Vote machine decision made
eSlate described as easy to use, could be tallying Hamilton County next year
By Cindi Andrews
The Cincinnati Enquirer
Ohio's chief elections official picked a new electronic voting system for Hamilton County on Thursday that could be in use as early as February.
Secretary of State Kenneth Blackwell announced that the county will get eSlate, a machine made by Hart InterCivic of Austin, Texas. With eSlate, voters make their ions by turning a wheel instead of touching a screen, as with the two most popular voting machine brands.
"It's perhaps not the flashiest, and it may not have the bells and whistles, but it works," county Board of Elections Director John Williams said Thursday.
Williams recommended the eSlate and his board deadlocked on it 2-2 last week after Blackwell ignored a request for more time. Security and other lingering questions have prompted calls from some state lawmakers and county officials to delay spending $130 million on new voting machines statewide.
"I think we would all have been better off if we had taken some more time with it," said Hamilton County Board of Elections Chairman Tim Burke, also co-chairman of the county Democratic Party.
A joint committee of Ohio's General Assembly recommended Wednesday that by 2006 all county elections boards be required to allow voters to confirm their choices with a paper receipt. Blackwell supports studying the issue of voter-verifiable paper trails but the technology is unavailable and unproven, spokesman Carlo LoParo said Thursday.
The federal Help America Vote Act requires that all states install machines by 2006 that stop voters from picking too many candidates, allow them to review their choices and allow people with disabilities to vote privately. Blackwell set a deadline in January and another in March requiring the 72 Ohio counties still using punch-card or lever voting to pick a new system.
He negotiated statewide contracts with three companies - Hart InterCivic, Diebold Election Systems and ES&S - and each county had to pick one of their systems. Blackwell is still waiting, though, for the State Controlling Board to release $128 million in federal money to pay for the new machines. It is expected to meet April 19.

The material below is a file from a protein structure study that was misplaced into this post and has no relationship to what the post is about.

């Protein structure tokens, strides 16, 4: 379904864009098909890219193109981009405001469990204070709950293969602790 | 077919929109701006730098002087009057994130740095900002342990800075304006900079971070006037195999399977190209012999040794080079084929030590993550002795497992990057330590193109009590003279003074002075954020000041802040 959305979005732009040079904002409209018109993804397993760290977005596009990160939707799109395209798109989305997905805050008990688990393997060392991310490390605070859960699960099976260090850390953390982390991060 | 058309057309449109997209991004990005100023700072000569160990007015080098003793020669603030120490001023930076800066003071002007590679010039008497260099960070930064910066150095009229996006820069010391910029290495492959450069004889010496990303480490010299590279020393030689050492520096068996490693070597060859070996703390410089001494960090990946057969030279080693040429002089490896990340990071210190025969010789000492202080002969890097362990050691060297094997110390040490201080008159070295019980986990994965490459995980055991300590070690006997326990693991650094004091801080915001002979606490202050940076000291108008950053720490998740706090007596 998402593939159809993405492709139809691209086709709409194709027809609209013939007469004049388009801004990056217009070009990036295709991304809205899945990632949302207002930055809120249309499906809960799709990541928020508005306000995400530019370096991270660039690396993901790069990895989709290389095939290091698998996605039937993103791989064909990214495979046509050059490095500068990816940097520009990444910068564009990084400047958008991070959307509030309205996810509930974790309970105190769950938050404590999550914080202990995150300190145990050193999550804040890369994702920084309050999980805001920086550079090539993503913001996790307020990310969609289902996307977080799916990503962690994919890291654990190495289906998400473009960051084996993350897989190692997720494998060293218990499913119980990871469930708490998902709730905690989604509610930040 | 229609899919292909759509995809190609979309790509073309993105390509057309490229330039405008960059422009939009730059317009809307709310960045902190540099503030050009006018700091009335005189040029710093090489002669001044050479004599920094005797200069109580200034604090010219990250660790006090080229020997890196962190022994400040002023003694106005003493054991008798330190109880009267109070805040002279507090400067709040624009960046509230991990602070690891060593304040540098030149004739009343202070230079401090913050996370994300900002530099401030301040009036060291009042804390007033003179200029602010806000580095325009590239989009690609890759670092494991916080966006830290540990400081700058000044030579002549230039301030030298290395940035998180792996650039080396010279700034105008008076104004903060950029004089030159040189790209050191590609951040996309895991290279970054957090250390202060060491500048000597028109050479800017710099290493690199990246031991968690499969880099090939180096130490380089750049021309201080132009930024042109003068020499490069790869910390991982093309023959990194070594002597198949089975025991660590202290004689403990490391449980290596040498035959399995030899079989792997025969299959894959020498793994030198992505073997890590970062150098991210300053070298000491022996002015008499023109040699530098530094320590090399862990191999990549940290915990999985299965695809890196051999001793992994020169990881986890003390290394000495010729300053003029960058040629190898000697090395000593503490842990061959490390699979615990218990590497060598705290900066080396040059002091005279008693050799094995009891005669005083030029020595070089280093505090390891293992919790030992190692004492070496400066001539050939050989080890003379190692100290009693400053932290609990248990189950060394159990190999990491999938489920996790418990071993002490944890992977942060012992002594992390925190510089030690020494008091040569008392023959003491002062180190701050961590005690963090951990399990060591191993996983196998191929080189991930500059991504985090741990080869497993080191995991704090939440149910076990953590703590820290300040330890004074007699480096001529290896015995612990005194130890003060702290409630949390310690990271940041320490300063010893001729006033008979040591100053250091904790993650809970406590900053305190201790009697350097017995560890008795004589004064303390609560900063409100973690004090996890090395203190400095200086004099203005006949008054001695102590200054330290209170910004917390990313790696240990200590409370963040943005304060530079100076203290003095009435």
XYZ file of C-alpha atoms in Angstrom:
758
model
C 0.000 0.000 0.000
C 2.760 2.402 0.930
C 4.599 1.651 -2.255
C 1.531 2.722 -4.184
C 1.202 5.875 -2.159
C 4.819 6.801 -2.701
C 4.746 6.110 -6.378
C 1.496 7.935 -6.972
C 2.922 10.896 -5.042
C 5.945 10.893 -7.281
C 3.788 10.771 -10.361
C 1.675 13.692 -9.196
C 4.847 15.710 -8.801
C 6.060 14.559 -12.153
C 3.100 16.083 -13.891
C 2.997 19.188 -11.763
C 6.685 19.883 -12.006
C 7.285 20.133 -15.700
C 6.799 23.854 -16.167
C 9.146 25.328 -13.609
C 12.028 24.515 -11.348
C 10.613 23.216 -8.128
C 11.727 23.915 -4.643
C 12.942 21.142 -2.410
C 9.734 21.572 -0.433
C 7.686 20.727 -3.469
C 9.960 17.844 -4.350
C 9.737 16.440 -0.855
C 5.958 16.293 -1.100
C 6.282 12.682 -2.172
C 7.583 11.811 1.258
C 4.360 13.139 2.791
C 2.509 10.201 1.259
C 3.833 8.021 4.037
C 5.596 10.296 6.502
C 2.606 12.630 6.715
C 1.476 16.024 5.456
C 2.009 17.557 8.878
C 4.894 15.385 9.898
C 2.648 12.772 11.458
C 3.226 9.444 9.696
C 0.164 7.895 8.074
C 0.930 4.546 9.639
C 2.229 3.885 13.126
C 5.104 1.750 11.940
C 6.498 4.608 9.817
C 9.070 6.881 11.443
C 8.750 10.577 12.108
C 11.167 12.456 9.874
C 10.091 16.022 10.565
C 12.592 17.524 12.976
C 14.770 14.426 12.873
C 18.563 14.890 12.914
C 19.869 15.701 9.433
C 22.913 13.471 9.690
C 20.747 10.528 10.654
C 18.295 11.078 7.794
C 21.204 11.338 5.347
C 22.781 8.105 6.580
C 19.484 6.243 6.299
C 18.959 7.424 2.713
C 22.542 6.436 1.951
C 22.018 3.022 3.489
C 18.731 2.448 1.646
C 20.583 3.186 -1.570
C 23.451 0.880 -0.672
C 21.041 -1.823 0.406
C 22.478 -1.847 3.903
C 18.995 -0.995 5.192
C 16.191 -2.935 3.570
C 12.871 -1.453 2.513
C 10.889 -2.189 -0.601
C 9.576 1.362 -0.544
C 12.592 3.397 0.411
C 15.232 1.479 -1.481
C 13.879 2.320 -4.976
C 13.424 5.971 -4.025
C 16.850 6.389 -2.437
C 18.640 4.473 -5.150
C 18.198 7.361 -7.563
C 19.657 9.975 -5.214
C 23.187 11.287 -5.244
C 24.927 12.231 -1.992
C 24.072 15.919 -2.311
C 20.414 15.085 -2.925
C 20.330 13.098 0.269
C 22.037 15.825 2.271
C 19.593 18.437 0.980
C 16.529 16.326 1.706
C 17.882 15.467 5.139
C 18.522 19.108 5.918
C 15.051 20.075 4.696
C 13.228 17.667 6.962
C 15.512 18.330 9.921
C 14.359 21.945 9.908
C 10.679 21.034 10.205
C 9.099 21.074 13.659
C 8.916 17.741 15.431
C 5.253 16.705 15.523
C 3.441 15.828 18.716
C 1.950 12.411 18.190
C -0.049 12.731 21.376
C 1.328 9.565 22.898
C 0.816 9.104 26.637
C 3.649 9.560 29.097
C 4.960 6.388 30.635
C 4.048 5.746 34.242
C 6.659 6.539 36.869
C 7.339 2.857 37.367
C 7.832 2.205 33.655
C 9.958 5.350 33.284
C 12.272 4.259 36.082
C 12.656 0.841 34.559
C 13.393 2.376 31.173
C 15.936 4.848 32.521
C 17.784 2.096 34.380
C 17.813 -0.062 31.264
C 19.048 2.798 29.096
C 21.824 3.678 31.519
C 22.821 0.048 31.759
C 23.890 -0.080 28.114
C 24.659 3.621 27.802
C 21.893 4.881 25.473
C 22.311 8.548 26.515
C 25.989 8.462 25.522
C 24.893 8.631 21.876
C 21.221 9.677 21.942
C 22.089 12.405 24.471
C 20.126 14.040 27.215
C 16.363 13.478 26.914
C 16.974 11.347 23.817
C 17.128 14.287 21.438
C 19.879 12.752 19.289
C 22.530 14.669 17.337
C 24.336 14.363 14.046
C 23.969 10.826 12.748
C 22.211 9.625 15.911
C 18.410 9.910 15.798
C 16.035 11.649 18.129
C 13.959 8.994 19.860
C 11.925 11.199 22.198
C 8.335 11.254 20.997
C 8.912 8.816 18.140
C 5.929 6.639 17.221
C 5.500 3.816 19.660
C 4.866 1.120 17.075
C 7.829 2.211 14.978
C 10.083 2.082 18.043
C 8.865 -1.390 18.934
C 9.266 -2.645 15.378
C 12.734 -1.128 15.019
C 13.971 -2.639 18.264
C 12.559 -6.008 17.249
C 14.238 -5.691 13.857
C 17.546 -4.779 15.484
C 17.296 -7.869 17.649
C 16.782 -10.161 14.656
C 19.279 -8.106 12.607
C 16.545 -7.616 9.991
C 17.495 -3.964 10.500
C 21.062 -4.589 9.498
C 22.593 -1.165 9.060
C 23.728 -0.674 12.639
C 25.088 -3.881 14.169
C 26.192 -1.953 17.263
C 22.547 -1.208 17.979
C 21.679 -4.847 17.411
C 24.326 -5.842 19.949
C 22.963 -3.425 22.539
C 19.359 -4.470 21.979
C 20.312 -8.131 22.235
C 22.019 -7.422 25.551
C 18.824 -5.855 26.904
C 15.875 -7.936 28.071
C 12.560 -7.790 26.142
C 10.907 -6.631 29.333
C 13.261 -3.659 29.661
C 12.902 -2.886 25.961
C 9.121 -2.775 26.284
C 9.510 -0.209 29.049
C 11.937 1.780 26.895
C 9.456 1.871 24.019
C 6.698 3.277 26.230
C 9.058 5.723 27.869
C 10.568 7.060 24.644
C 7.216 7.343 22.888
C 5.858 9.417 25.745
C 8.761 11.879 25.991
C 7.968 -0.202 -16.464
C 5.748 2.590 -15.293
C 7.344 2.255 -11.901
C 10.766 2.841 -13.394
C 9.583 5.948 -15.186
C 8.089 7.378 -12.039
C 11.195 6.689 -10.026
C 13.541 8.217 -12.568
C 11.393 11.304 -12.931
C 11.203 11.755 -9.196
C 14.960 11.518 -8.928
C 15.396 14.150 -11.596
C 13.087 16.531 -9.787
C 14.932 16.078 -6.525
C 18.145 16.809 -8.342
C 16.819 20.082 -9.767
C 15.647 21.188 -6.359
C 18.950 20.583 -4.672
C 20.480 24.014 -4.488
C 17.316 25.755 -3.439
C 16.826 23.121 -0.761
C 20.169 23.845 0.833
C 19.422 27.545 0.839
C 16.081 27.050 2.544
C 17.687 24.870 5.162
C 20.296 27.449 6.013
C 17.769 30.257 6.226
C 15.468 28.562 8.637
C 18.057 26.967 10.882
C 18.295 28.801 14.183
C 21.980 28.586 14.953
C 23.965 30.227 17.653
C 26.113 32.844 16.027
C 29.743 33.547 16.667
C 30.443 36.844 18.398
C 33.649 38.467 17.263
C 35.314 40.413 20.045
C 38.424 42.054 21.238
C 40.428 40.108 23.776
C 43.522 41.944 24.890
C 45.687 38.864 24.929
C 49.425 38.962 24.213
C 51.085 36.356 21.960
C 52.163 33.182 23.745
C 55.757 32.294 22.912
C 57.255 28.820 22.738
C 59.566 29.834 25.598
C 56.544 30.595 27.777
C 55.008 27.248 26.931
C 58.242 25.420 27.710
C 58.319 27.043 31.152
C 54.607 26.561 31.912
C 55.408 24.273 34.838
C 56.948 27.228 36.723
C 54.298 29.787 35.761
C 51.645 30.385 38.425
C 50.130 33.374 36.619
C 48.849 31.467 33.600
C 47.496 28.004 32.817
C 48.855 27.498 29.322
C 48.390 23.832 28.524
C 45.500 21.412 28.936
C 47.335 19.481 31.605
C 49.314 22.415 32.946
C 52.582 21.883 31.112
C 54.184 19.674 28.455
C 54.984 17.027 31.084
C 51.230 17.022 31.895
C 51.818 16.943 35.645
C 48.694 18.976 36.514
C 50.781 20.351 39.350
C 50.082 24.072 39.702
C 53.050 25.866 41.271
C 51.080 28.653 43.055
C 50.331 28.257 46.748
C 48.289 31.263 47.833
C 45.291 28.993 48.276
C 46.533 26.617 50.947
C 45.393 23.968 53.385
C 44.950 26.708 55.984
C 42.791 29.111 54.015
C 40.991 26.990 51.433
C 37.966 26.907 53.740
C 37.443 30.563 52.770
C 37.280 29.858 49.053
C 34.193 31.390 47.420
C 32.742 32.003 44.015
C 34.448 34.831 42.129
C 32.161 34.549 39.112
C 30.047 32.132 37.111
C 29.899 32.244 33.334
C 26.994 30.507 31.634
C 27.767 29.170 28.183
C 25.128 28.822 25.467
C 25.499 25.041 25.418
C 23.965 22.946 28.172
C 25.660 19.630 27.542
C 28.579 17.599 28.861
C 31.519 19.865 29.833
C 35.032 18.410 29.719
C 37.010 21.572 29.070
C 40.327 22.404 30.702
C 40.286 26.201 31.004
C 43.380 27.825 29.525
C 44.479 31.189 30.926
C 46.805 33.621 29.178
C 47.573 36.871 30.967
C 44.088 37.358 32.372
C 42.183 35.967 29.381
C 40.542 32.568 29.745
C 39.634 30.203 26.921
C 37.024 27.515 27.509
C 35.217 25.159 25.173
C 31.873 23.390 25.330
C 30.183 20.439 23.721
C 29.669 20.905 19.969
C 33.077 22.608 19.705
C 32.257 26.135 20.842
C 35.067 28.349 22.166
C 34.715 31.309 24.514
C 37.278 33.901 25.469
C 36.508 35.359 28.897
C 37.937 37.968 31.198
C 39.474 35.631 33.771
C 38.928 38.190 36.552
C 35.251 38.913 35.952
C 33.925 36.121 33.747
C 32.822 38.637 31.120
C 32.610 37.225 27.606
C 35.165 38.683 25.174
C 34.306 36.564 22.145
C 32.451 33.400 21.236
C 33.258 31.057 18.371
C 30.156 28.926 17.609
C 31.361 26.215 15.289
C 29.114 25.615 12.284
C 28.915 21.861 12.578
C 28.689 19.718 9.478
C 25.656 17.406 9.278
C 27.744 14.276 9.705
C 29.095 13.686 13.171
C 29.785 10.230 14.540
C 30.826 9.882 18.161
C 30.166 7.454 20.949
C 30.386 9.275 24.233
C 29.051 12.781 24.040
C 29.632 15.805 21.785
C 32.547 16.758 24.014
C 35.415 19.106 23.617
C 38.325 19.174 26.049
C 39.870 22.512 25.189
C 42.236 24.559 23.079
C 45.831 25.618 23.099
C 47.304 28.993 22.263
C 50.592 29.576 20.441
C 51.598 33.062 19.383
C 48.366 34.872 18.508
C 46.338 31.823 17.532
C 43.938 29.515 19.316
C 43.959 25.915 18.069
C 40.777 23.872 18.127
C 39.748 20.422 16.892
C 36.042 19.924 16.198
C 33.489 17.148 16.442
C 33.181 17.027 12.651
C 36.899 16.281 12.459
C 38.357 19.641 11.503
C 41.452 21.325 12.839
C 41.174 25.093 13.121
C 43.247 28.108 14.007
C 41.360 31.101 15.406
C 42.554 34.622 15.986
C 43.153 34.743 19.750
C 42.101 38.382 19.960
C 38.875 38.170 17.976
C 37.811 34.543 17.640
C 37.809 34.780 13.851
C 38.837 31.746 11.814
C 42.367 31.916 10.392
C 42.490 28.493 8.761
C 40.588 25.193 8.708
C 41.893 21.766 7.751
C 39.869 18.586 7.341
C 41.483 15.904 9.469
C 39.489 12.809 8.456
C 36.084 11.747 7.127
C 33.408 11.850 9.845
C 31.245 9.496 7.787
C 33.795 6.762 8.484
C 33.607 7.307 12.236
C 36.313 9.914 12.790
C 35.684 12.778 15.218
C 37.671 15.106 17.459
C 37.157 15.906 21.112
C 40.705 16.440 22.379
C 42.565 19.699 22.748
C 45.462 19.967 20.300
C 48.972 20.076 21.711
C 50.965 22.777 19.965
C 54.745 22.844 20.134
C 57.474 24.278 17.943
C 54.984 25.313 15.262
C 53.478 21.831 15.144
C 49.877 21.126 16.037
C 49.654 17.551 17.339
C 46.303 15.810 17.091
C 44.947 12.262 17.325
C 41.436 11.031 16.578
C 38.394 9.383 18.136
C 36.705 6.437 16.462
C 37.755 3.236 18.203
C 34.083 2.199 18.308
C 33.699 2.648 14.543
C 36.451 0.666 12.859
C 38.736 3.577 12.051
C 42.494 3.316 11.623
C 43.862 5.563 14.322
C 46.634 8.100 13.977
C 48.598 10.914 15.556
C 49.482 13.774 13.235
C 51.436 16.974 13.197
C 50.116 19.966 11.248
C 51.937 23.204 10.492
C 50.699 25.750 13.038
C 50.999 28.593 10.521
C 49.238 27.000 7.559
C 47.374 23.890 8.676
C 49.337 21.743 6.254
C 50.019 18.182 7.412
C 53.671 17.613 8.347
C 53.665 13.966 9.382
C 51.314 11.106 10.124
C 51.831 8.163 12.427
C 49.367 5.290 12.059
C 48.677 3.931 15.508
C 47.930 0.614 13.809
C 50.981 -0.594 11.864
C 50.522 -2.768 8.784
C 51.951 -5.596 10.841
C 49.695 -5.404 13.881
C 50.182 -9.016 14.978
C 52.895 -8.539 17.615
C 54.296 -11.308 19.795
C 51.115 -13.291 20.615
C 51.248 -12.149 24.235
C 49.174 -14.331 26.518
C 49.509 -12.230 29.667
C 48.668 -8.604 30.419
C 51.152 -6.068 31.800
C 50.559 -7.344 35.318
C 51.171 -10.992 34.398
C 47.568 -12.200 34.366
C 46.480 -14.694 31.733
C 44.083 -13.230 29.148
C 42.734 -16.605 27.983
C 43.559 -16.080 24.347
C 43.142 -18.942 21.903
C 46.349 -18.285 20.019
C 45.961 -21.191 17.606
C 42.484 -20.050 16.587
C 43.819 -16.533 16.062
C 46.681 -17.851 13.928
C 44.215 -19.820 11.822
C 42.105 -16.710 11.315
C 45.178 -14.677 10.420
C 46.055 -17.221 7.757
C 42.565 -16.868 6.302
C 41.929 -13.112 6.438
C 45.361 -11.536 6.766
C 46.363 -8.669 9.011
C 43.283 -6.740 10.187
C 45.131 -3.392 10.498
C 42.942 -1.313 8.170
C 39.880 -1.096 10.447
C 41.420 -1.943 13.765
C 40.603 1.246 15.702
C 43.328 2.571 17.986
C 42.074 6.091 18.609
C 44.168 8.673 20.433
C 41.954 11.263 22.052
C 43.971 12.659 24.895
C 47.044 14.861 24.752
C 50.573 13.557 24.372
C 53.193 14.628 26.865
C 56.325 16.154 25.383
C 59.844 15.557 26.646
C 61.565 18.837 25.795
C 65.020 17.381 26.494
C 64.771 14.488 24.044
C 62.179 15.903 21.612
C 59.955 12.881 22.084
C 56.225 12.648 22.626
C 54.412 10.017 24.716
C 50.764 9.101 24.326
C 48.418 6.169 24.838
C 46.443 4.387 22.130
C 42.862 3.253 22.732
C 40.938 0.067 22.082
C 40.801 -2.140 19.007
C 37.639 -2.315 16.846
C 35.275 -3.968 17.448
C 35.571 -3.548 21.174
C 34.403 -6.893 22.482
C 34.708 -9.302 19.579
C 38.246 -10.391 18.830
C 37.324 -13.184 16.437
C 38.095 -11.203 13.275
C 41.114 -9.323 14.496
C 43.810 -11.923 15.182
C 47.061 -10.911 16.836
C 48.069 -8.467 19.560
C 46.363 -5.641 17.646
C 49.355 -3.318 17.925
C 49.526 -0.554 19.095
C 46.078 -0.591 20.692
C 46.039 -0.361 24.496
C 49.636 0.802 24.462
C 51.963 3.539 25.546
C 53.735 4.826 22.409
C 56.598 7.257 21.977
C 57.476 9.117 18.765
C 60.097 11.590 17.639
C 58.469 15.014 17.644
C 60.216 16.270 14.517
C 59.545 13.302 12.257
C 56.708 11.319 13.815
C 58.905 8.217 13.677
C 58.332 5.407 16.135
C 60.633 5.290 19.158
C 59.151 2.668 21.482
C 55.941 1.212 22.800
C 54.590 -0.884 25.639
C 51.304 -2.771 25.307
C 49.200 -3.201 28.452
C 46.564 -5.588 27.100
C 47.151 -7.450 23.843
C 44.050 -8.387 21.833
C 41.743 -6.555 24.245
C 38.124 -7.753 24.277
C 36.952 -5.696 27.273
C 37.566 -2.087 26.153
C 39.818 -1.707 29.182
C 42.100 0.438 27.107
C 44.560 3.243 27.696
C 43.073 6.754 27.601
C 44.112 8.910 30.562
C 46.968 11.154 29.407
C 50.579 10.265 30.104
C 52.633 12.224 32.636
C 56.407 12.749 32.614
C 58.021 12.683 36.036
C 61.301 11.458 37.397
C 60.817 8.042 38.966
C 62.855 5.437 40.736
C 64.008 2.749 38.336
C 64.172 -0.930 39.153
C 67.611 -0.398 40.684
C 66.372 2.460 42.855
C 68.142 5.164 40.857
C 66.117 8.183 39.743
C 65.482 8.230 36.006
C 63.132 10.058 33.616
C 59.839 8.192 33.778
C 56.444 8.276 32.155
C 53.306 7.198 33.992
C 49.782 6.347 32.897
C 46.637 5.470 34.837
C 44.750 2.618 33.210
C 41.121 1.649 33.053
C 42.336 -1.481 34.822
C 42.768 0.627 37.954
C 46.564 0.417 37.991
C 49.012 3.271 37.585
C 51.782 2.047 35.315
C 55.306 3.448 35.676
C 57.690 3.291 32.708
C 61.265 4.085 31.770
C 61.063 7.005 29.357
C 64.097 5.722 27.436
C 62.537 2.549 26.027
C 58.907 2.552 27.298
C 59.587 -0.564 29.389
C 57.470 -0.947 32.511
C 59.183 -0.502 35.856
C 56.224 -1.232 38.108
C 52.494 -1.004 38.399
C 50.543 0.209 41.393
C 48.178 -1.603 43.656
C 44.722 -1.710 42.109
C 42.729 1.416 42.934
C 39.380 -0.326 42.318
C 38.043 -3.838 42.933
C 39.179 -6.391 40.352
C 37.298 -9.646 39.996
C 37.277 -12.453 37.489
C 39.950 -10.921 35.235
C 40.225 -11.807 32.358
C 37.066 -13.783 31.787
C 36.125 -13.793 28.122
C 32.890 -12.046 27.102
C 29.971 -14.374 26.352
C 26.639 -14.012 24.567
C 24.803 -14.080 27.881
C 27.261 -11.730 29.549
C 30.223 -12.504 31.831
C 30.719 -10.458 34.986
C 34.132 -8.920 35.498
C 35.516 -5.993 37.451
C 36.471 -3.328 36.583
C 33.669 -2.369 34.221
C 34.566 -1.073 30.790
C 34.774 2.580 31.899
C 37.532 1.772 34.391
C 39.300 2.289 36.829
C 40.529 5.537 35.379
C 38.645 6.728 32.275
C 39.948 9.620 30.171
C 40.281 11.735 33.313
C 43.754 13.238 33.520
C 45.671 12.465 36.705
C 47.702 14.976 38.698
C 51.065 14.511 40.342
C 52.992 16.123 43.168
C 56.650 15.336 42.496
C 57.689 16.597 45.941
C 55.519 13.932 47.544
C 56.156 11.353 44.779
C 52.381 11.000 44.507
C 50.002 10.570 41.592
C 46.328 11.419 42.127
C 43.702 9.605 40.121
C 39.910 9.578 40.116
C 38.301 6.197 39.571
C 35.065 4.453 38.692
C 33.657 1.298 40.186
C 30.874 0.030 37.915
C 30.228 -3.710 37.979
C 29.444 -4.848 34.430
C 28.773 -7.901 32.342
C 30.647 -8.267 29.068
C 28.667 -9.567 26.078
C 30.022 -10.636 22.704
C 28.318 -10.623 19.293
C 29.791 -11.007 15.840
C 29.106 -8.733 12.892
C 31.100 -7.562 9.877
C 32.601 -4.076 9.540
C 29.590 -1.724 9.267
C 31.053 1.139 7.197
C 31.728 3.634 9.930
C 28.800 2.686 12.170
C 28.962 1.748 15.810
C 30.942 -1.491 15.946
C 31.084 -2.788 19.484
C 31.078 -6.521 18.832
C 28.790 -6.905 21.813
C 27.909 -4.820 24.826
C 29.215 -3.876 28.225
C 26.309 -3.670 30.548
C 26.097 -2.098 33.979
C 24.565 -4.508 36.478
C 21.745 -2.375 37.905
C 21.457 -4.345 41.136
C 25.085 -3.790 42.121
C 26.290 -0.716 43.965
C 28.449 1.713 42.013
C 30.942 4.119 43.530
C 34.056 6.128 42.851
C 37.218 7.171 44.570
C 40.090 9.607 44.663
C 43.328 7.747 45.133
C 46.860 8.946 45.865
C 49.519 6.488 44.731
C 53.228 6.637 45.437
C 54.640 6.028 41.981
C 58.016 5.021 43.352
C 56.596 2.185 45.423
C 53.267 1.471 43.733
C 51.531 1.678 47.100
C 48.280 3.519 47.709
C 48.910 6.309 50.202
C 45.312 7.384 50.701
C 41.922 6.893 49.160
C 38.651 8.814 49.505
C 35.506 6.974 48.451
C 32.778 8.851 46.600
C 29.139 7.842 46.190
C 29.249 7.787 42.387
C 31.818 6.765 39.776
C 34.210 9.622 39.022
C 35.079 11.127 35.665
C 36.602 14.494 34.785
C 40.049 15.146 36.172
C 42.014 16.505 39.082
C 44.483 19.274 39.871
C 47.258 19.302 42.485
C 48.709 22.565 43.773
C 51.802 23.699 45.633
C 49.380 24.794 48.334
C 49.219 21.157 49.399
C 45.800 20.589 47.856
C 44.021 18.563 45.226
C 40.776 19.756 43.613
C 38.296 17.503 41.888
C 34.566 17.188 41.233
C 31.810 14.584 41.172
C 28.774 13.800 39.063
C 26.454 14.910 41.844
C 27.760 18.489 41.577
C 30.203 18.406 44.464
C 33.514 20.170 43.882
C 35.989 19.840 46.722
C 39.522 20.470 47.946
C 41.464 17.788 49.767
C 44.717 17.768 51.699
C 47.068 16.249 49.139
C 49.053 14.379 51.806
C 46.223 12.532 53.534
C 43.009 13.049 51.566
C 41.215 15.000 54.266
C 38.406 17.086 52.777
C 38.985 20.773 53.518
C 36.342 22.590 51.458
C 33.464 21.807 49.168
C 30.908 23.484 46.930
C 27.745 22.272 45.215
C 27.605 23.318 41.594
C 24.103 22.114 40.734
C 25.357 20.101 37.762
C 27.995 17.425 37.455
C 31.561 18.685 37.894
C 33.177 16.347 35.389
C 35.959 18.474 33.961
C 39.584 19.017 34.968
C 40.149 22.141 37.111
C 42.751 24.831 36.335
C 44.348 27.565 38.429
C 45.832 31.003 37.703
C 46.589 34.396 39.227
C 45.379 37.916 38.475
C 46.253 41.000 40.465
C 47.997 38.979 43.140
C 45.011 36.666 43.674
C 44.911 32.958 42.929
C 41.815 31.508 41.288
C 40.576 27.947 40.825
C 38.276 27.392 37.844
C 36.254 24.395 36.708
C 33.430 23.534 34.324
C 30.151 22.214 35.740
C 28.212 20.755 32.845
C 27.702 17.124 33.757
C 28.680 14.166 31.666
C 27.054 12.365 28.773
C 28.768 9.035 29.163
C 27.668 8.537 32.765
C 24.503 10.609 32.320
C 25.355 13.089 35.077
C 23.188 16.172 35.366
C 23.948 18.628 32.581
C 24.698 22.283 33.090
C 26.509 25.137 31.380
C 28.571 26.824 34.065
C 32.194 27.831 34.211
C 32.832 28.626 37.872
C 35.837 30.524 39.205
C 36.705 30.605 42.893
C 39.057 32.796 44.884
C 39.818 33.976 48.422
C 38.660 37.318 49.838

Hamilton is just the eighth county - and by far the largest - in Ohio to pick Hart. Texas-based Diebold and Nebraska-based ES&S are the biggest makers of touch-screen electronic voting machines, but recent media reports have raised questions about their security and accuracy. Both Butler and Warren counties picked Diebold. Clermont County and Northern Kentucky have newer technology and don't have to upgrade their voting systems yet.
"We believe based on the totality of circumstances Hart is the most secure," Williams said. "It has no outside ports - you can't stick anything in this machine to try to hack into it."
Also, poll setup and teardown and vote-counting are all easier with Hart, he said: "Any time you can cut out steps in the process, you lessen the chance of error."
Orange County, Calif., with 31/2 times as many residents as Hamilton County, used eSlate for the first time in its March 2 primary. At least 1,200 voters there received the wrong ballot, but election officials blamed precinct changes and training mix-ups.
"We're very pleased with the Hart system," said Brett Rowley, spokesman for the Orange County Registrar of Voters. "We didn't have any problems with the system itself on Election Day. ... Most of our voters found it fun and easy to use."
Williams predicted Hamilton County voters will adapt to the new system easily, too.
"Everybody's a little intimidated with a new technology, but if people go in, read the directions and take their time, I think they will have a very good experience with this," he said.
Portage County in northeast Ohio is the first scheduled to use eSlate in Ohio - in its August election - and two more counties are scheduled to use eSlate in their November elections.
Williams would like to introduce eSlate in any special elections that Hamilton County might have in February, May, August or September 2005 because they will likely involve shorter ballots than the November election.